The Supreme Court decided two cases Thursday having to do with whether President Donald Trump’s personal papers are subject to a subpoena. In the Mazars USA case, it was Congress that was doing the subpoenaing. In the Vance case, it was the Manhattan district attorney. Despite superficial appearances, the court decided these cases effectively identically.
The court’s topline conclusion in both cases was that the question was a proper matter for the courts to decide, and that the president has nothing resembling absolute immunity from either a subpoena or investigation. This is a big deal: The president is not above the law, and a court does have the power to order the president to comply with a subpoena whether it comes from a congressional committee or a state prosecutor.
Having said that, the court recognized that the president is still the president, and that courts must take account of this fact when being asked to enforce a subpoena. In both cases, the court, while upholding the concept of subpoenaing the president as a general principle, remanded the case for further proceedings to allow the president to raise specific objections.
The results in both cases were 7-2 decisions. There was no partisan split here. In fact, the Vance case was actually 8-1 if you read it carefully. Justice Clarence Thomas largely agreed with the majority opinion, but he wrote in dissent because he felt the court should have remanded with instructions to consider whether "the president’s ‘duties as chief magistrate demand his whole time for national objects.’"
But that argument was never likely to be successful. As it observed in a slightly different context in the Mazars opinion, the court shouldn’t be blind to what "all others can see and understand." The subpoena in Vance wasn’t directed to the president himself. It was directed to his accounting firm. And even if it were, President Trump has managed to work in more than 120 rounds of golf since he was inaugurated. Attending to foreign policy crises might theoretically be grounds for putting off a subpoena. Working on your putt is not. There’s no question he could make the time, if necessary.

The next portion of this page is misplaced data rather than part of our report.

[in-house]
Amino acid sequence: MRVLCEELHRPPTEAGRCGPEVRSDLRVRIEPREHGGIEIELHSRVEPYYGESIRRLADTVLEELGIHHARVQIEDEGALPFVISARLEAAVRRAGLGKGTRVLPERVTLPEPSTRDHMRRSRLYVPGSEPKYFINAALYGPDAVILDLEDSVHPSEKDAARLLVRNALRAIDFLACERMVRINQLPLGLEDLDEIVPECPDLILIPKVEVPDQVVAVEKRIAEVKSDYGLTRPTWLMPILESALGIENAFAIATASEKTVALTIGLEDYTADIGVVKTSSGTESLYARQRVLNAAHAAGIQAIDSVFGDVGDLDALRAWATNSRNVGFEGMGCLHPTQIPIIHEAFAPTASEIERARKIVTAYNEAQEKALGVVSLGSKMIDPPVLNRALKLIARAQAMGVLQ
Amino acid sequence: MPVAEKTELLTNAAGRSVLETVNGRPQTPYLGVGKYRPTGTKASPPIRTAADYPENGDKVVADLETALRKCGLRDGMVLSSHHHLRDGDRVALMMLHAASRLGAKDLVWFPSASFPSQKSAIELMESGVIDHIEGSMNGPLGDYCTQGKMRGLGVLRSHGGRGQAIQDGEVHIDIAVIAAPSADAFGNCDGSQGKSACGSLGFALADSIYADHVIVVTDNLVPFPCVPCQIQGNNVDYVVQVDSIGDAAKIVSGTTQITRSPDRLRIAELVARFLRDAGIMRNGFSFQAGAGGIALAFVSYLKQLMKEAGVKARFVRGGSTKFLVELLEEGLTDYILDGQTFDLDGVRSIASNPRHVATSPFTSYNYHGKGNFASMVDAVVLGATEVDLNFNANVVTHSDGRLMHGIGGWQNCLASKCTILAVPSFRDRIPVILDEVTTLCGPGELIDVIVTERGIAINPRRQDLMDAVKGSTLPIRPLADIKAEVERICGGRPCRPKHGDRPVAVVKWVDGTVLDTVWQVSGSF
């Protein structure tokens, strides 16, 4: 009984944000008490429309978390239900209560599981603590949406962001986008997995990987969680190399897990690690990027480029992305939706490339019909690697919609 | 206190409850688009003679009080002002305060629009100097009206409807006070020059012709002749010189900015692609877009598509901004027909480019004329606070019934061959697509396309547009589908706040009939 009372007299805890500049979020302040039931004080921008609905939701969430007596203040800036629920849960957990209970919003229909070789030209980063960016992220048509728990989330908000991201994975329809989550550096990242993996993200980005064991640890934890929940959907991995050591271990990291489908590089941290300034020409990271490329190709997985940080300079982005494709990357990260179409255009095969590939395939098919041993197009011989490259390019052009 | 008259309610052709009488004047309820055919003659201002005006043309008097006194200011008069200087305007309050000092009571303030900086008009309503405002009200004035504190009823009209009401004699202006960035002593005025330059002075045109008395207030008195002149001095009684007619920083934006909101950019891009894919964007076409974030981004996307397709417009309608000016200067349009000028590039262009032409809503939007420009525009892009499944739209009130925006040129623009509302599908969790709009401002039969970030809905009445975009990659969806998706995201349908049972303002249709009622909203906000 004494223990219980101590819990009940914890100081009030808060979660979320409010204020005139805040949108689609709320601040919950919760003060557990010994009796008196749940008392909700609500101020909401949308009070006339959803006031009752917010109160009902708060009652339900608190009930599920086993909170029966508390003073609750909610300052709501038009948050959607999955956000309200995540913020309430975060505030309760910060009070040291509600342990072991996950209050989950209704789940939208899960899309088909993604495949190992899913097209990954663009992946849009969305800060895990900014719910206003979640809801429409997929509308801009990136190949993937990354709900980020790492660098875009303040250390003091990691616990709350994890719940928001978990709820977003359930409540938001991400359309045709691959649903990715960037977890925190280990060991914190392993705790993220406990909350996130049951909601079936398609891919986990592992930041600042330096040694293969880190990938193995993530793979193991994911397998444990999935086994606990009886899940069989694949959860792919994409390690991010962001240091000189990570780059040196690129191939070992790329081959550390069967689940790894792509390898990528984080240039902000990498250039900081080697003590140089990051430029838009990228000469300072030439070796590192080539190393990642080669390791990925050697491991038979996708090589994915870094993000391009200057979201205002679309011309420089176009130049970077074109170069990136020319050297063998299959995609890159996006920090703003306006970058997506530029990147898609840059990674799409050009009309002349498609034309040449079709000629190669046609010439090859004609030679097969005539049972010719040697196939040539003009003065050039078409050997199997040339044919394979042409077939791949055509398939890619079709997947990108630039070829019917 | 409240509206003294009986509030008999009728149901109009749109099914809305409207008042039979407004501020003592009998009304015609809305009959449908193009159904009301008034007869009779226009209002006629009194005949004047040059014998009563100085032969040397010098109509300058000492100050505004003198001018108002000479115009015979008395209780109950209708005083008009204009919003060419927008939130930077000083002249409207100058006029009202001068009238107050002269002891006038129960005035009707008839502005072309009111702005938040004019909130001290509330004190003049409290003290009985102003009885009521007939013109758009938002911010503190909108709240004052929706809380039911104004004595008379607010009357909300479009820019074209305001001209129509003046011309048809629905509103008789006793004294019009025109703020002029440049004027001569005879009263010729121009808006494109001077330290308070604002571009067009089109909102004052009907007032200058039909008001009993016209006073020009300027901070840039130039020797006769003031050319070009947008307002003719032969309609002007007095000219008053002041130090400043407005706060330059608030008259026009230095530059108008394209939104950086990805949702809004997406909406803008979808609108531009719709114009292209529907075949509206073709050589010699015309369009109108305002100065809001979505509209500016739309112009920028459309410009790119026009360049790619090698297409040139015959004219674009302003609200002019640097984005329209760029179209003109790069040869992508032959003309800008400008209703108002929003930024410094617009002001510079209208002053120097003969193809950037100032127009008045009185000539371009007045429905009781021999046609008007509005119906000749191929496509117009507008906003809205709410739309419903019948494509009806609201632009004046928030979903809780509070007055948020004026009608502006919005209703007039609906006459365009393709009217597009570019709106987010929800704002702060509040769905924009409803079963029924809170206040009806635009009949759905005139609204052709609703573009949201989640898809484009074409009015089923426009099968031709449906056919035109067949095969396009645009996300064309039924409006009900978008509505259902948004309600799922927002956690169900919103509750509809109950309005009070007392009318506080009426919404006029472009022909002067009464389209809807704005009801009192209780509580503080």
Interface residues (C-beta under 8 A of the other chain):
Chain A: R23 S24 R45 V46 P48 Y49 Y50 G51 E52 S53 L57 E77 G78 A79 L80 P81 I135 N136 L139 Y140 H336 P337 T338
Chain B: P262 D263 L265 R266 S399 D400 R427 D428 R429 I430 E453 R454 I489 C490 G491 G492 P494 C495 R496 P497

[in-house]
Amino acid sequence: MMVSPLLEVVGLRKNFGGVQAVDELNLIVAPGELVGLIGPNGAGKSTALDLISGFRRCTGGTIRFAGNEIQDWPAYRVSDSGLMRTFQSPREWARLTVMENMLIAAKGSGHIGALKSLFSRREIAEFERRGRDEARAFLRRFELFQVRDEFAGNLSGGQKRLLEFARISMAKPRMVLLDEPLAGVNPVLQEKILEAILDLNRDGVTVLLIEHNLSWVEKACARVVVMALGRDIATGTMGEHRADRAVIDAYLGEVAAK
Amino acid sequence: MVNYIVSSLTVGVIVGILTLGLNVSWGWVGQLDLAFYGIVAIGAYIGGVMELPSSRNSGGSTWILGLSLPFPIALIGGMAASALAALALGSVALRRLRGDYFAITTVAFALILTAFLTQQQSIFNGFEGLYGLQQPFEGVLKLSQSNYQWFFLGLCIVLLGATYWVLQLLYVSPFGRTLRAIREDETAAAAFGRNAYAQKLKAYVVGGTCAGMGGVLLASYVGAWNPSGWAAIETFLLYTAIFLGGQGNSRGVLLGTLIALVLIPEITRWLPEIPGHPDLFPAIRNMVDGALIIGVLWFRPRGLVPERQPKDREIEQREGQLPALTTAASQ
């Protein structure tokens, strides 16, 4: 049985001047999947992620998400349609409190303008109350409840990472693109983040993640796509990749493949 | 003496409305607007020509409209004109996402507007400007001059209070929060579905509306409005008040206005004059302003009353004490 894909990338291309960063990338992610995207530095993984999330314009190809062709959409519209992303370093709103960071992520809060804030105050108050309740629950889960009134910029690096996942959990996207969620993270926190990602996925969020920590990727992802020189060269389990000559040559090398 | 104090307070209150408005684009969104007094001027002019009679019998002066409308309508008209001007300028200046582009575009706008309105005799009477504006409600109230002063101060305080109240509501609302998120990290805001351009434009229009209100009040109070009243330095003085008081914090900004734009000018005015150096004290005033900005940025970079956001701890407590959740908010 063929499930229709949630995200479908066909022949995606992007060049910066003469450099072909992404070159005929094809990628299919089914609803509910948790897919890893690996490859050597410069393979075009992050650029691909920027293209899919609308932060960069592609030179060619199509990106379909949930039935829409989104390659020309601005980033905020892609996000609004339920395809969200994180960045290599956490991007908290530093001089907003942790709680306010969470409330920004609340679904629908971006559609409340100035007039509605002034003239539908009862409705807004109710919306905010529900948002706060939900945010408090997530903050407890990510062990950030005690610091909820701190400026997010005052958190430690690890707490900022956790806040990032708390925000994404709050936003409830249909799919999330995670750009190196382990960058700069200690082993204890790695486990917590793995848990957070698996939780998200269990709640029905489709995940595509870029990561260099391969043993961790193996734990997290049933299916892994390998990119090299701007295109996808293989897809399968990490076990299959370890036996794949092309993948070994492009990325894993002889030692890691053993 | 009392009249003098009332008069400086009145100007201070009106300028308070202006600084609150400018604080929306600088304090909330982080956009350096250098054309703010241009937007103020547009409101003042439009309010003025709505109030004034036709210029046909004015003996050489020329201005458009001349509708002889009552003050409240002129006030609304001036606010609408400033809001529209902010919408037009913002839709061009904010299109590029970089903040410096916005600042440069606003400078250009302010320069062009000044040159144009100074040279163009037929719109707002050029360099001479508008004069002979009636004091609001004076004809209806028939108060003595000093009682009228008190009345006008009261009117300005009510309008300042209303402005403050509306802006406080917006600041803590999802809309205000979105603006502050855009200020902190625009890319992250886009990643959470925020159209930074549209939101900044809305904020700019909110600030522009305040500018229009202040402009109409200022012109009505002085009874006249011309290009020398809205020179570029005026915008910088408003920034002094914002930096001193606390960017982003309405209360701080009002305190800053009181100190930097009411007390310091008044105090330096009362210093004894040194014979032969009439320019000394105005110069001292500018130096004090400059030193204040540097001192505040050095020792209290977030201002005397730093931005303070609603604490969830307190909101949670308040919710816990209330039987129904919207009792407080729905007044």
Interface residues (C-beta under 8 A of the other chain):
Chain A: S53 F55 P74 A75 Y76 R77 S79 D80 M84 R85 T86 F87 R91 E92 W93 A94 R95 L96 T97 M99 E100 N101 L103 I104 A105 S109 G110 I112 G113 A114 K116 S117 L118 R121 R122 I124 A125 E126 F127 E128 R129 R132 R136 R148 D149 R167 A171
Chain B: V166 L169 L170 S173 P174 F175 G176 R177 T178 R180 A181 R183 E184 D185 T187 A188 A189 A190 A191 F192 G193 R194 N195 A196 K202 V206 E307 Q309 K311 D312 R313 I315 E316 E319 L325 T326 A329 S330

The main difference in the court’s handling of these two cases is that the duty of a president to respond to a grand jury subpoena is relatively well-trodden ground, while judicial enforcement of a congressional subpoena directed to the president is not. Since the founding of the republic, congressional requests for information have been worked out between the legislative and executive branches in a spirit of compromise. As the court noted, this is the first time since the Constitution was enacted in 1787 that the issue has reached the Supreme Court.
Consequently, in the Vance case, the court rejected the suggestion that a state grand jury subpoena directed to a president must demonstrate that the information being sought is "critical" for "specific charging decisions," and that it is unavailable from any other source and must be supplied immediately rather than at the end of the president’s term. This "heightened need standard" that President Trump argued for has never been the law.
In the Mazars case that dealt with congressional subpoenas, however, the court remanded with instructions to consider some separation of powers issues. These issues had not been adequately addressed in the lower court because they had never arisen before.
The bottom line in both cases is this: Whether a subpoena is issued by Congress or a grand jury, "it ‘unquestionably’ remains ‘the duty of all citizens to cooperate.’ " It is unlikely that these cases will be finally resolved before the November election. But in the big picture, that is not quite so important.
The Supreme Court — as it should — focused on how its opinion would impact the presidency rather than the president. You can quibble about the details, but overall, these two opinions serve us well by reasserting that no one, not even the president, is above the law and that, when necessary, courts will step in and make that stick.
Chris Truax, an appellate lawyer in San Diego, is a legal adviser to Republicans for the Rule of Law, CEO of CertifiedVoter.com and a member of USA TODAY's Board of Contributors.